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tRNA-Ribosome Interactions

Charles R. Cantor


The bacterial ribosome is 100 times the molecular weight of tRNA. Ribosomes from eukaryotes are even larger. Thus, a detailed description of ribosome structure and the mechanism of protein synthesis could dwarf a book about tRNA (for recent reviews, see Nomura et al. 1974; Weissbach and Pestka 1977; Kurland 1977; Brimacombe et al. 1978; Grunberg-Manago et al. 1978). Here we shall focus on ribosome-tRNA interactions from the myopic point of view of the tRNA. Details of ribosome structure not related directly to tRNA function will be ignored as much as possible. For example, we shall stress what happens to a tRNA when it binds to a ribosome, but not what happens to the ribosome. Almost all examples will be drawn from Escherichia coli. However, most generalizations probably apply accurately to other ribosomes.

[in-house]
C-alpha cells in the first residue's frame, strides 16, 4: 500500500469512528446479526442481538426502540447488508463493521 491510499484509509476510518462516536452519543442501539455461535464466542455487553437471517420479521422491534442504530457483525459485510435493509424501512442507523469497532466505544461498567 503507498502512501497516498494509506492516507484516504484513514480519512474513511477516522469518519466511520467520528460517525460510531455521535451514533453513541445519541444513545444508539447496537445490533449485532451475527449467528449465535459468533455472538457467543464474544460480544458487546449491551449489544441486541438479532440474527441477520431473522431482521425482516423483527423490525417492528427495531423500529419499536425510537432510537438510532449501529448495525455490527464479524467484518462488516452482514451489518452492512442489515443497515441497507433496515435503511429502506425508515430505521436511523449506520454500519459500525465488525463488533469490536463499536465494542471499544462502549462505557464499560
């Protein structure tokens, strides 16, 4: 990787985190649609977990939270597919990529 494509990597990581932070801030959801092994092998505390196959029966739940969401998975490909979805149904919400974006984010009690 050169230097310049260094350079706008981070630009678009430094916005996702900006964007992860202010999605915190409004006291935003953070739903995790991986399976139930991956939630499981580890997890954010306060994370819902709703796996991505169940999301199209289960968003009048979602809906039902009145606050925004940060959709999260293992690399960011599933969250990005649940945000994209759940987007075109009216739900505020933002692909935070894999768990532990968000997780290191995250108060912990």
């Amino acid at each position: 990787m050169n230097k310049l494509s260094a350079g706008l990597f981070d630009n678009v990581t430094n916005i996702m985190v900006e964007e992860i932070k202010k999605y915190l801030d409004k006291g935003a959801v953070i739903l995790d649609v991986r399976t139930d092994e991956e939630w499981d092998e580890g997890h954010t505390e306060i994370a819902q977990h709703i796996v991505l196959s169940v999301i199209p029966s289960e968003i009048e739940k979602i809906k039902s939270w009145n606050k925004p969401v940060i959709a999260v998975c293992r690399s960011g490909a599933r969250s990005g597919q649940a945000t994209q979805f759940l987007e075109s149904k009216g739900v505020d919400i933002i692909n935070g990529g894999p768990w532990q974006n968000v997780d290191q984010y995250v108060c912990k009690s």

The essential problem in studying tRNA-ribosome interactions is that far more is known about tRNA structure and dynamics than about ribosomes. The known structure and properties of tRNAs raise numerous interesting questions about how tRNA may function on the ribosome. However, it seems far easier to frame such questions than to design definitive experimental approaches for answering them. Some of the most powerful techniques available for the study of an isolated tRNA cannot be used on tRNA-ribosome complexes because of their large size, heterogeneity, and instability. The situation is analogous to the study of enzyme-substrate interactions in the absence of crystals of the enzyme-substrate complex. One has to hope that available knowledge about the substrate will be applicable...

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